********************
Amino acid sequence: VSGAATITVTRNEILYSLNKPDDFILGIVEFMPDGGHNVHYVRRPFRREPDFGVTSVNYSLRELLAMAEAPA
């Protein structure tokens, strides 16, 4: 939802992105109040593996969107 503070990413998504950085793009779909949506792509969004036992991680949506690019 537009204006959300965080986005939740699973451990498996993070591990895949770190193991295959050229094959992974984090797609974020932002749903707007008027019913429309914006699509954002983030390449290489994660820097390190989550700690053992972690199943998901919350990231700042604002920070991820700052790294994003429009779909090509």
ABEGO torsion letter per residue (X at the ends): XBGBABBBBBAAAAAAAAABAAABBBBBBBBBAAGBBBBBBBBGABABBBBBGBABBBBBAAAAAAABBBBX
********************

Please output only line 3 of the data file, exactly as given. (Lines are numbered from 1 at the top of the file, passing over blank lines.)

ABEGO torsion letter per residue (X at the ends): XBGBABBBBBAAAAAAAAABAAABBBBBBBBBAAGBBBBBBBBGABABBBBBGBABBBBBAAAAAAABBBBX